Self-Healing Behaviors of Tough Polyampholyte Hydrogels
mediaposted on 23.05.2016, 17:23 by Abu Bin Ihsan, Tao Lin Sun, Takayuki Kurokawa, Sadia Nazneen Karobi, Tasuku Nakajima, Takayuki Nonoyama, Chanchal Kumar Roy, Feng Luo, Jian Ping Gong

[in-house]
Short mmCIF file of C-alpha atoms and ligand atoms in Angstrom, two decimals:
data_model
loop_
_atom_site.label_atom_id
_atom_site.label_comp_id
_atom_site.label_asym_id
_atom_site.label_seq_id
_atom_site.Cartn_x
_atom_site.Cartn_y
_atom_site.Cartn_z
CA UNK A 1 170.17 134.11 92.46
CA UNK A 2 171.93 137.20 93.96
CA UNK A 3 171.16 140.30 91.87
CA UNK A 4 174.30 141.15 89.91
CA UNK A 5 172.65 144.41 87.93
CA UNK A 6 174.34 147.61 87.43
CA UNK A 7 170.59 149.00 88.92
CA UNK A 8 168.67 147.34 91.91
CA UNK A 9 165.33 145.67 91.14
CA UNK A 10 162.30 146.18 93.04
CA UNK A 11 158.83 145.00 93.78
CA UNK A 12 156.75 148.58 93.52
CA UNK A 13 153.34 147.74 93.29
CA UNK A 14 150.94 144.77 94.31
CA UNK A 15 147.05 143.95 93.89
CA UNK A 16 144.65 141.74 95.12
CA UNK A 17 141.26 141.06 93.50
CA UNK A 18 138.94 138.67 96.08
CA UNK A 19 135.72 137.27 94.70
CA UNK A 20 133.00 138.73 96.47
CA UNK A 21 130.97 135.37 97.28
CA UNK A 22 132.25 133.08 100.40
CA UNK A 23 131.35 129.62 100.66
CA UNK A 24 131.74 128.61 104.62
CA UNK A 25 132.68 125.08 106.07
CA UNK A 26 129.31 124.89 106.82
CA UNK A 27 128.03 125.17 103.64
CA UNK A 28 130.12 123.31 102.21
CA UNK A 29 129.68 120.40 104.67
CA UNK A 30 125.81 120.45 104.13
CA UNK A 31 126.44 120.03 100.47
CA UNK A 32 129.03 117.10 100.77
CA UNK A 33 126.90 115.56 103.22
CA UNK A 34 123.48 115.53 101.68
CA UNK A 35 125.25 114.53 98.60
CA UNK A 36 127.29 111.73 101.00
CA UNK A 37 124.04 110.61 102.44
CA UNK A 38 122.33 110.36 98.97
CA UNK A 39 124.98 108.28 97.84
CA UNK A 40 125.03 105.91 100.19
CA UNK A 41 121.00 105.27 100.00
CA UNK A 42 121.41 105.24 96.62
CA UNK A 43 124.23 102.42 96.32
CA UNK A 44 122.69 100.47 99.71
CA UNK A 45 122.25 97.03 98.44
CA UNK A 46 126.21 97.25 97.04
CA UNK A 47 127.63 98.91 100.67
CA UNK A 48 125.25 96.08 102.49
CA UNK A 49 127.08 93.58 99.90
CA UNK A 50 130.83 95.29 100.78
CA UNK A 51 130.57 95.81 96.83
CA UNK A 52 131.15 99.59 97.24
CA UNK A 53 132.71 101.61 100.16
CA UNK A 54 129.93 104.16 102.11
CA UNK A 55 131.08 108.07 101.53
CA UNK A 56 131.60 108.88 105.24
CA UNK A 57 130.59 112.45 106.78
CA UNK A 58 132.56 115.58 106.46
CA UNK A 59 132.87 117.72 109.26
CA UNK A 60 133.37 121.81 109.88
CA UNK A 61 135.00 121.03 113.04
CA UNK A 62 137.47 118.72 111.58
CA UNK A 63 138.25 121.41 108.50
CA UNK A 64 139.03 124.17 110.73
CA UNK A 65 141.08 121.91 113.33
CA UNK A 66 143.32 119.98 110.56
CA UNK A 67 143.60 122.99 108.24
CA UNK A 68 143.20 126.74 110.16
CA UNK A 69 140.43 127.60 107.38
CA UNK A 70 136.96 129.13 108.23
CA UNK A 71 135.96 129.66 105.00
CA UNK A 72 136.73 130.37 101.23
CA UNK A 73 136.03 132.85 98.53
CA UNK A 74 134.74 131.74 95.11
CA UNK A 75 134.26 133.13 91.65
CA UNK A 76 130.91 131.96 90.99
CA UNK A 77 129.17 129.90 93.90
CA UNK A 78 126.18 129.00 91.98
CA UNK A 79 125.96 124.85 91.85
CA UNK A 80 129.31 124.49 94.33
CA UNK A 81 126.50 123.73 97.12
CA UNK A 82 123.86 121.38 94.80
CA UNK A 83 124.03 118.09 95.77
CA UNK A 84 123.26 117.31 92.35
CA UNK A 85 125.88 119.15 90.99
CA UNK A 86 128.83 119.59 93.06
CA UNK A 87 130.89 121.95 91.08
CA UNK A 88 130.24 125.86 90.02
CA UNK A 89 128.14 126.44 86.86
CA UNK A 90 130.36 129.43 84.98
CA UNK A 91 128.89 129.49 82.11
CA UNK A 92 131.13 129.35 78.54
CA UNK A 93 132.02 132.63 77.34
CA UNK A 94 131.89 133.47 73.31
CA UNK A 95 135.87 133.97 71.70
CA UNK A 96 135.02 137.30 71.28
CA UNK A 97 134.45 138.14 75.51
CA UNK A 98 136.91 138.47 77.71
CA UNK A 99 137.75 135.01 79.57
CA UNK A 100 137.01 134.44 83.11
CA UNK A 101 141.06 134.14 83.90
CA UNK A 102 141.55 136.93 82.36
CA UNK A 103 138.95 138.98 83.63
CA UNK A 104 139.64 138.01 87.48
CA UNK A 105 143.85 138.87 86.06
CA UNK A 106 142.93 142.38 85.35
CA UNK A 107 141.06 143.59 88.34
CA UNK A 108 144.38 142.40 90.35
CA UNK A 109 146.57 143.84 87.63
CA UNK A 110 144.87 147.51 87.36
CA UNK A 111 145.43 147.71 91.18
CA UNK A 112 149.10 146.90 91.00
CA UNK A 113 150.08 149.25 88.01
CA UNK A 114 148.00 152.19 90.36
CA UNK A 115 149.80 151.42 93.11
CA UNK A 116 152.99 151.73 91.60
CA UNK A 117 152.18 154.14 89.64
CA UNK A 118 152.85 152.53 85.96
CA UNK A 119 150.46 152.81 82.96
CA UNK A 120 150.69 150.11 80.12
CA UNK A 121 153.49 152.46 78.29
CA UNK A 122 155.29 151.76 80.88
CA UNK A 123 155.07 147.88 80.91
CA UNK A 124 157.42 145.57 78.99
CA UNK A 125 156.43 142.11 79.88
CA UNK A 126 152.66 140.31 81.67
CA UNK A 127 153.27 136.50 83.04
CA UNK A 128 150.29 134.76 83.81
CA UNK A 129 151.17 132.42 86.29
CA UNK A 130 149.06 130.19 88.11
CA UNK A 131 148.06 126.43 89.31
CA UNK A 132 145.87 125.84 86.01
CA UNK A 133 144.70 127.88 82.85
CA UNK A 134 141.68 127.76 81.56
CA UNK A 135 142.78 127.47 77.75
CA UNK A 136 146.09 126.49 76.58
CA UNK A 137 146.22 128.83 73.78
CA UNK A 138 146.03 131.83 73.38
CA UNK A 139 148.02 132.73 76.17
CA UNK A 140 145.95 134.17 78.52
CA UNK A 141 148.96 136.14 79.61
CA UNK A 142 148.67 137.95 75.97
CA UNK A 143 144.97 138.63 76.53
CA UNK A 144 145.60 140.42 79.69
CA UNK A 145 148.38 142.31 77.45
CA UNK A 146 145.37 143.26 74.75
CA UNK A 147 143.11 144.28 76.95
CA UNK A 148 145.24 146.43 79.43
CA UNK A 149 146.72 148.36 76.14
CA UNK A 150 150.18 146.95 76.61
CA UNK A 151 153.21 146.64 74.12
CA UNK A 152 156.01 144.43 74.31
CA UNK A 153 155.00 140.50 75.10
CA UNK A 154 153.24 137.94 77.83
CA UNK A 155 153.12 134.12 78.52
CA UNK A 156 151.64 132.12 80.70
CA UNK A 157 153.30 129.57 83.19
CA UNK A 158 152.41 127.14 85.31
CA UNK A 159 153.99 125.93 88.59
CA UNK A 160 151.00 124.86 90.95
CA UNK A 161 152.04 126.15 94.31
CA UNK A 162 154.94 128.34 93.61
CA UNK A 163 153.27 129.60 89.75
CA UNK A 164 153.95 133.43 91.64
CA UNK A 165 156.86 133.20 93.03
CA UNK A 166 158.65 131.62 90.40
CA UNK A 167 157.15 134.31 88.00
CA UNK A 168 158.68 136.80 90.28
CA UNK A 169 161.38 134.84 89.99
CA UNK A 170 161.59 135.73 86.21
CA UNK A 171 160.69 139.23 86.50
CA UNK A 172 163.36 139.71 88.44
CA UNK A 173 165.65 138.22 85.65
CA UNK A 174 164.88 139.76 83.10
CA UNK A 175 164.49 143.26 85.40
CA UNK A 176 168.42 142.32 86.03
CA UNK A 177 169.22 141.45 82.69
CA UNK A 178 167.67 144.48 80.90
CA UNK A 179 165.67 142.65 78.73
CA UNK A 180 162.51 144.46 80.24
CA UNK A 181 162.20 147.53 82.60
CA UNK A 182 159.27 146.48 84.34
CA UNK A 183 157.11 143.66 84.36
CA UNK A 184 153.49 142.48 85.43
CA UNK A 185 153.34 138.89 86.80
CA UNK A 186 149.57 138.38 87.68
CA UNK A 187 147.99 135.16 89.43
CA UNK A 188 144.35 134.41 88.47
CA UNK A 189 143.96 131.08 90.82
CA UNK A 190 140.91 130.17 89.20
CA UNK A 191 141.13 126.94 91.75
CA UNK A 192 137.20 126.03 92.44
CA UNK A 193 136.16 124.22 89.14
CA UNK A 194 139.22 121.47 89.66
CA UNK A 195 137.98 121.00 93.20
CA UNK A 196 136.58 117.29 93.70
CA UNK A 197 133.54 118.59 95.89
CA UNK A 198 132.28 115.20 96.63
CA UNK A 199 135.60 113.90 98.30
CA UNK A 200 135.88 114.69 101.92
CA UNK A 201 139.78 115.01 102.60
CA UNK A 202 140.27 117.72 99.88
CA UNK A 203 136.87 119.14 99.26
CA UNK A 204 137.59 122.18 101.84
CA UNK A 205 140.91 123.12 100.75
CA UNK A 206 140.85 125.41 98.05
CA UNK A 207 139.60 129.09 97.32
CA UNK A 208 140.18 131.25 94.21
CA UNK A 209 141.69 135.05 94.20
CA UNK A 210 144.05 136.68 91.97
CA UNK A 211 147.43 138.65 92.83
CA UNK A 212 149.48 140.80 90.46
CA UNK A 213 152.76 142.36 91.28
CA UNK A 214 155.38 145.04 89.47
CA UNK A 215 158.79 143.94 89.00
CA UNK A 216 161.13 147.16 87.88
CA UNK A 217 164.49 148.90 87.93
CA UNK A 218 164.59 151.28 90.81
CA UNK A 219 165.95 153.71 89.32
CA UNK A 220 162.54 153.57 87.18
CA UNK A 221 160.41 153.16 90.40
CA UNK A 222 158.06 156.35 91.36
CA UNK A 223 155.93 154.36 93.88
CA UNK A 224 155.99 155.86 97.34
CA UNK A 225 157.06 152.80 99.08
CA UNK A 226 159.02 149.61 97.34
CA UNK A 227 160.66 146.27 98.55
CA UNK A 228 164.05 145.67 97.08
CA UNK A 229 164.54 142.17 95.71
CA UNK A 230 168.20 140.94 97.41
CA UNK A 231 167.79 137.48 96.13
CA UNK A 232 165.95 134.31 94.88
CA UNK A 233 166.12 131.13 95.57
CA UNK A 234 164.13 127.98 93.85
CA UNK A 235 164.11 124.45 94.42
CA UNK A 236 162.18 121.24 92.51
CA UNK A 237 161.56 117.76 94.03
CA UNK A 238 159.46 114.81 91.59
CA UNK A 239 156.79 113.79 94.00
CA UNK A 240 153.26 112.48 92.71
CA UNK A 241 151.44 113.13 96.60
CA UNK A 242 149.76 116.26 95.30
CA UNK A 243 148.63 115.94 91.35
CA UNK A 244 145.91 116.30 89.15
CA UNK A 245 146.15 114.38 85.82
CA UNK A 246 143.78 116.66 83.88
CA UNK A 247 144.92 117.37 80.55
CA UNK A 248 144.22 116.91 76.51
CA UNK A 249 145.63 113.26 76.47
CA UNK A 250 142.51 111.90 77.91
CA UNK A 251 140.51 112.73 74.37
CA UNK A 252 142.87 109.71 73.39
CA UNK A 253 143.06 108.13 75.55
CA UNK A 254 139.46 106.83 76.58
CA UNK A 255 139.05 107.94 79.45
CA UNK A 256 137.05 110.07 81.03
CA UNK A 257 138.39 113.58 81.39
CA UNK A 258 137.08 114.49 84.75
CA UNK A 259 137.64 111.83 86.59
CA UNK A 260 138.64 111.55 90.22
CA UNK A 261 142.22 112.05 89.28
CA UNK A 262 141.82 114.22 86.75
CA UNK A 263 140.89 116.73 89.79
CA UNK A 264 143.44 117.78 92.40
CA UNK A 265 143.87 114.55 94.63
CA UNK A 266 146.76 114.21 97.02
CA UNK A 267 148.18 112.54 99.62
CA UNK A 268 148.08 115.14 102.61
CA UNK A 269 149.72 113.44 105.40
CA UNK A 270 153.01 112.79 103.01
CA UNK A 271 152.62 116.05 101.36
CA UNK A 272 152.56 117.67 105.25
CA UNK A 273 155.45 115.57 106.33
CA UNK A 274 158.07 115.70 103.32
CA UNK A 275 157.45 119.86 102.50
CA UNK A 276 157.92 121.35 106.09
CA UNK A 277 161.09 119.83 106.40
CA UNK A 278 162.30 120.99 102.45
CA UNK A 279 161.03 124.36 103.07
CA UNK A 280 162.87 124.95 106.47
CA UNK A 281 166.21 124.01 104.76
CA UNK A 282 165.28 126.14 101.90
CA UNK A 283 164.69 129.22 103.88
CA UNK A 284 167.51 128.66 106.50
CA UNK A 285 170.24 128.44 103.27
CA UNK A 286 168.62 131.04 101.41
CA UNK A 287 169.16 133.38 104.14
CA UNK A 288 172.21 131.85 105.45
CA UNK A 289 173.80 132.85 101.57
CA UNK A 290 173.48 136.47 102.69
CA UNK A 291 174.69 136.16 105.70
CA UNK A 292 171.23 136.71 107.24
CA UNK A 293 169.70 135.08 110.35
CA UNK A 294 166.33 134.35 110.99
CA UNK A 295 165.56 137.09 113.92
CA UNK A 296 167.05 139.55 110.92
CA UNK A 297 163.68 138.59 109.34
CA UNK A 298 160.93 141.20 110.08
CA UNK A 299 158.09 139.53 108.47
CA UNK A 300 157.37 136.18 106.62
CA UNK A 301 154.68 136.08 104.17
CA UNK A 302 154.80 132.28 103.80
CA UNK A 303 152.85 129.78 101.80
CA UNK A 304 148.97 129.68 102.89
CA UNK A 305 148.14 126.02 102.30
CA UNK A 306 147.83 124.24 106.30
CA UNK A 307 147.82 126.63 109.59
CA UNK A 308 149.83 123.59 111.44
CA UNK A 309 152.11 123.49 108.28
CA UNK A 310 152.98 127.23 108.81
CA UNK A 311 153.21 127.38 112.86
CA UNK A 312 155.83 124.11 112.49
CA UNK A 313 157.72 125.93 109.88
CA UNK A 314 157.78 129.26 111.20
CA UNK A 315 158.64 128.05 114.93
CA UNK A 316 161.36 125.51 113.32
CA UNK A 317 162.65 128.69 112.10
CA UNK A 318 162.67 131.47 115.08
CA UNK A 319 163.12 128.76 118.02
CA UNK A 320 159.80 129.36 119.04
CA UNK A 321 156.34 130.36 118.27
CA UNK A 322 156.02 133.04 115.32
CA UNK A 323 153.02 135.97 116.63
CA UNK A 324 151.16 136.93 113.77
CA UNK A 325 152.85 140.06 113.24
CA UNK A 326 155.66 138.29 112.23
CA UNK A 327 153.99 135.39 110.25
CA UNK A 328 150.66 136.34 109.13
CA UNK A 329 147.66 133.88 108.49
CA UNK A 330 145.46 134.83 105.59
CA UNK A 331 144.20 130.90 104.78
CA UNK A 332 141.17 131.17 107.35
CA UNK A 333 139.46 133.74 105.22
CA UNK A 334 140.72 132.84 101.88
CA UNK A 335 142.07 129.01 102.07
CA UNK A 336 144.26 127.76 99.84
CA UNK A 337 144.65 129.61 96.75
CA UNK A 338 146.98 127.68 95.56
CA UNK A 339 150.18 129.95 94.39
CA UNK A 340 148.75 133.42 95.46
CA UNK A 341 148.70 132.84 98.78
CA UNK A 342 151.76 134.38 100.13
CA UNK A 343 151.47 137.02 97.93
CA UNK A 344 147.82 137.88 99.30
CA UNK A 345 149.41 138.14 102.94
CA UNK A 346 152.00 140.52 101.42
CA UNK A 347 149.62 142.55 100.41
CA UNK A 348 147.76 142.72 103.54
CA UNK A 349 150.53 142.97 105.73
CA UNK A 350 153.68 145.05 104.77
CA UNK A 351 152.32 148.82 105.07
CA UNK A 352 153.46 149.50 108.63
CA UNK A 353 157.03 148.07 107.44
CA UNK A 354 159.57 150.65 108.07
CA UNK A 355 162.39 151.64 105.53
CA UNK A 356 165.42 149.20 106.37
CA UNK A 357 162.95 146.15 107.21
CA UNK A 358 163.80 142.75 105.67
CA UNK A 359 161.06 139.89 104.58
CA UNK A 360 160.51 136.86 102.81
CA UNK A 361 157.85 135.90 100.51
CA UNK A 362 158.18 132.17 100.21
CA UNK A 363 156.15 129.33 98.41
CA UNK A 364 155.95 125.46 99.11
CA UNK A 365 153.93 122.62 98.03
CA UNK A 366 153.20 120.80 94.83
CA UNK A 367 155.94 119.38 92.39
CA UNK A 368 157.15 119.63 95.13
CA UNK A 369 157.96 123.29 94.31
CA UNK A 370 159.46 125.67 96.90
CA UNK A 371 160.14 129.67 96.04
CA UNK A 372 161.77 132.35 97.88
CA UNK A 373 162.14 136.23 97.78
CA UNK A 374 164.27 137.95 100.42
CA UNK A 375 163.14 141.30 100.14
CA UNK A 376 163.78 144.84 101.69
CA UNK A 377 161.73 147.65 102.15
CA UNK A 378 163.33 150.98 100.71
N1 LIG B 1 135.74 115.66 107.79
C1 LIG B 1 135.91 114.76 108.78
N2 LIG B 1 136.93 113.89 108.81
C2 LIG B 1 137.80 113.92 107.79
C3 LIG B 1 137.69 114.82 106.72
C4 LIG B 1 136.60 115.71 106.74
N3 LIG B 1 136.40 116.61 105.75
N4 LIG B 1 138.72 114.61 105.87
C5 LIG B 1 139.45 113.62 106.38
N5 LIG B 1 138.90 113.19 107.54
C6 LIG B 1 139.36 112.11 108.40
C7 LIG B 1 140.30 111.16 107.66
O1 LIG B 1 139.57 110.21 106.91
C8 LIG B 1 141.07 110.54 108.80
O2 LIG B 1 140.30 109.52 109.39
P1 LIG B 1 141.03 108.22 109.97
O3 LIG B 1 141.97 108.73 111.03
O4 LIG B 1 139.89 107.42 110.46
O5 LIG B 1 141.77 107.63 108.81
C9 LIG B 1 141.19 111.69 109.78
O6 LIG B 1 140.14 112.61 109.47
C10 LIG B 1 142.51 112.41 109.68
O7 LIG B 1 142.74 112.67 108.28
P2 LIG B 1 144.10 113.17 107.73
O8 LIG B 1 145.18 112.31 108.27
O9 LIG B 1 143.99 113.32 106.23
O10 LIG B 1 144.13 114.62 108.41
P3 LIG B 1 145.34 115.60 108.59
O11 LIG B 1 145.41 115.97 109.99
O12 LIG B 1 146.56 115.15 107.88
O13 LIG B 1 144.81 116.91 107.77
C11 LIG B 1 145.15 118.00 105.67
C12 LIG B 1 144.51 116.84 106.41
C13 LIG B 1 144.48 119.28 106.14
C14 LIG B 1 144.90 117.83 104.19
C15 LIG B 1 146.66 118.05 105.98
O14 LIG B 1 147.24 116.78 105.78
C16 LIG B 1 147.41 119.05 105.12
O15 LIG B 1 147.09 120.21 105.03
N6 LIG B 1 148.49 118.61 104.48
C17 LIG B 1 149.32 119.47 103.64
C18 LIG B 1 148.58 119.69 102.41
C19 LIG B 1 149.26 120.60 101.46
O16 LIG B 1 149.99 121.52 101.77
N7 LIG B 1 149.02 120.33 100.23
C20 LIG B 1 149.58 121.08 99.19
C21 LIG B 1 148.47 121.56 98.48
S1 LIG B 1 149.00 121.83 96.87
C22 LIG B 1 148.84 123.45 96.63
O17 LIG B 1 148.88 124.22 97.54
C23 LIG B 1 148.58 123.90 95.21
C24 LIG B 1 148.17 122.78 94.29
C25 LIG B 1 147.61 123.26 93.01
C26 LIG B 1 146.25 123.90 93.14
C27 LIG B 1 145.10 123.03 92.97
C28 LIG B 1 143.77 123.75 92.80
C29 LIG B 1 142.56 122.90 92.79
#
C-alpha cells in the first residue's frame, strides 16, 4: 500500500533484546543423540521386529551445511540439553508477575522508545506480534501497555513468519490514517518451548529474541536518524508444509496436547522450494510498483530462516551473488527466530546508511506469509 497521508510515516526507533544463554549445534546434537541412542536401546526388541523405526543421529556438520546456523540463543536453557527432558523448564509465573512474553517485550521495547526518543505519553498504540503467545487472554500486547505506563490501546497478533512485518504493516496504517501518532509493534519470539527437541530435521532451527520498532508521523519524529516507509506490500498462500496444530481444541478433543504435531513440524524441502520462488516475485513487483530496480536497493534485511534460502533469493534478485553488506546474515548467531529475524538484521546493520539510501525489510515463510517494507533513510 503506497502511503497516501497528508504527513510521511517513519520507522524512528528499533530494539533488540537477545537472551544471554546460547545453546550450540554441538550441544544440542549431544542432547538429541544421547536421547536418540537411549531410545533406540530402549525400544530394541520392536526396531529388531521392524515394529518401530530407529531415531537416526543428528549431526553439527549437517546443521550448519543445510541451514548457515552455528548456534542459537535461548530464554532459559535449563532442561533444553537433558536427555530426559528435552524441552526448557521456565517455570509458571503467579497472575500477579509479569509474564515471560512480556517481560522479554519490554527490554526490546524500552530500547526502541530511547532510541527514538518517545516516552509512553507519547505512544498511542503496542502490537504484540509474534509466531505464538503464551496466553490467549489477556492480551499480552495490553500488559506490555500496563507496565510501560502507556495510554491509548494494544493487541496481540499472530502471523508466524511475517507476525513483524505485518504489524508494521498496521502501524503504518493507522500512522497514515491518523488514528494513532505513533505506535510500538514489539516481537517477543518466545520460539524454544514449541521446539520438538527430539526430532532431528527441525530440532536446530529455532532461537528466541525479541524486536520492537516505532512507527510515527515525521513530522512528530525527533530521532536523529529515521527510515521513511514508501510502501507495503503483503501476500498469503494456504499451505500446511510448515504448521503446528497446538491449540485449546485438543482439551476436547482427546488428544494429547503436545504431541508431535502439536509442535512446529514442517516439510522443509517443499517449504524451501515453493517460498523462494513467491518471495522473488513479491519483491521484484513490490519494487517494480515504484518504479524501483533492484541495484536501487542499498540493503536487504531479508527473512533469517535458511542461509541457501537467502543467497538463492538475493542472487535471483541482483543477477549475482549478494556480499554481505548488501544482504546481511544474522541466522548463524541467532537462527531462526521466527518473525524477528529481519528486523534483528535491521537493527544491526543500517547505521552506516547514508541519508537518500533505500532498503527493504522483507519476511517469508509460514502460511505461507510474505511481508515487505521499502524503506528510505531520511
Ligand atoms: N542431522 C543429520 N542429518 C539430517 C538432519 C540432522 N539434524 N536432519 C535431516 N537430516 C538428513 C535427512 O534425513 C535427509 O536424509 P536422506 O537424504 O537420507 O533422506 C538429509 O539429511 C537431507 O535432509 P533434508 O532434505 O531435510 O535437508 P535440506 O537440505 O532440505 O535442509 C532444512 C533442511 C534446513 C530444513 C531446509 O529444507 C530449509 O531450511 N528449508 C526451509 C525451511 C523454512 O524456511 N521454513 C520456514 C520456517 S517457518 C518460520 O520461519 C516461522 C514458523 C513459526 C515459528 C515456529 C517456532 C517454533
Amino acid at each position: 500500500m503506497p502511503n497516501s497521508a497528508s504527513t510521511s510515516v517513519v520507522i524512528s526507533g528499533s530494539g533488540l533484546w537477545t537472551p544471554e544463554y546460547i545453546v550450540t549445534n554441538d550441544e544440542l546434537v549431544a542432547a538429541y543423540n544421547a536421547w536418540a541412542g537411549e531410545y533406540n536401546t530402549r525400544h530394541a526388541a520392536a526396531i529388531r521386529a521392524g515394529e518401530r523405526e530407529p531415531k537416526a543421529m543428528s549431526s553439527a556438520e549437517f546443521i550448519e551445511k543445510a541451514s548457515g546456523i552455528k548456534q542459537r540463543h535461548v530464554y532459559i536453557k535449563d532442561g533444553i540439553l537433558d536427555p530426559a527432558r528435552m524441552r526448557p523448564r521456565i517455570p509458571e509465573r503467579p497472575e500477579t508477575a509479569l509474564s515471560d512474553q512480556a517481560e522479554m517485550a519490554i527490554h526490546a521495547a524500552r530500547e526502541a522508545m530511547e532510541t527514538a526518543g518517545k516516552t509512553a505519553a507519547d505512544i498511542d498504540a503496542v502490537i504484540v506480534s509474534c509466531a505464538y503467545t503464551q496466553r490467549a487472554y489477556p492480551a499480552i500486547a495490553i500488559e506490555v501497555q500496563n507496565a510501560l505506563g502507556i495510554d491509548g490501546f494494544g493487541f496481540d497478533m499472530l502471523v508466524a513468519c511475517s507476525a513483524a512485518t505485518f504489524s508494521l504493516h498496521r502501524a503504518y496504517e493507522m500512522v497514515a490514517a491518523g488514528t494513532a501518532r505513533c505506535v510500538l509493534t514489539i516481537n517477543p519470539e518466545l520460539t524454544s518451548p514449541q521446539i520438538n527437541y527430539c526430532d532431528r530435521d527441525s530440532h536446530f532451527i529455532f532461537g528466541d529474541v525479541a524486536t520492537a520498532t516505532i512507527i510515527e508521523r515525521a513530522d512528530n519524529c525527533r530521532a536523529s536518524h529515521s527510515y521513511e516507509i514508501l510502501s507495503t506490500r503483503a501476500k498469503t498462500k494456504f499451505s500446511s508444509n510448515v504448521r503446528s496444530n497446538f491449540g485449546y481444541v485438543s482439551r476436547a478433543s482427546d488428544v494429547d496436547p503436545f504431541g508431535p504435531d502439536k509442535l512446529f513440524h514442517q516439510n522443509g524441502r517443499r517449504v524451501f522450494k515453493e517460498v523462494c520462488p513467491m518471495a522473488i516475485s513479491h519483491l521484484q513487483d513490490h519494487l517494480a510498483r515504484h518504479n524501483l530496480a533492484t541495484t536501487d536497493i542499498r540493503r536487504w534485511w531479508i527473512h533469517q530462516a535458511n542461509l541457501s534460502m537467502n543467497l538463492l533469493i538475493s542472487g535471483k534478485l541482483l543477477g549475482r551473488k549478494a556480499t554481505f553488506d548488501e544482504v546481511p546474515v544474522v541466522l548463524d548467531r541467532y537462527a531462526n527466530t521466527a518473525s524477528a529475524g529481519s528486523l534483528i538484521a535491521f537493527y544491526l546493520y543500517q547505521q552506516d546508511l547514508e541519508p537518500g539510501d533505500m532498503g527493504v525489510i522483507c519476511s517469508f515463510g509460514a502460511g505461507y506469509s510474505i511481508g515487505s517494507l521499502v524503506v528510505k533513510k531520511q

Recently, polyampolytes have been discovered to form hydrogels that possess high toughness, full resilience, and self-healing between two cut surfaces. The self-healing of this class of hydrogels is based on the re-forming of the multiple ionic bonds at the fractured surfaces, in which the mobility of the polymer segments and strength of the ionic bonds play an important role. In this work, we study the effects of healing temperature and chemistry of the polyampholyte hydrogels (chemical cross-linker density and chemical structure of the monomers) on the healing kinetics and healing efficiency. The high healing temperature substantially accelerates the self-healing kinetics. Chemical cross-linking reduces the self-healing efficiency. Monomers with more hydrophobic feature give a low self-healing efficiency. For polyampholyte physical hydrogels with a softening temperature below the room temperature, excellent healing efficiency (∼84% on average and maximum 99%) was observed without any external stimuli. We found a correlation between the self-healing efficiency and the fraction of dynamic bonds in the total bonds for relatively soft samples, which is an evidence that the self-healing is due to the re-forming of dynamic bonds.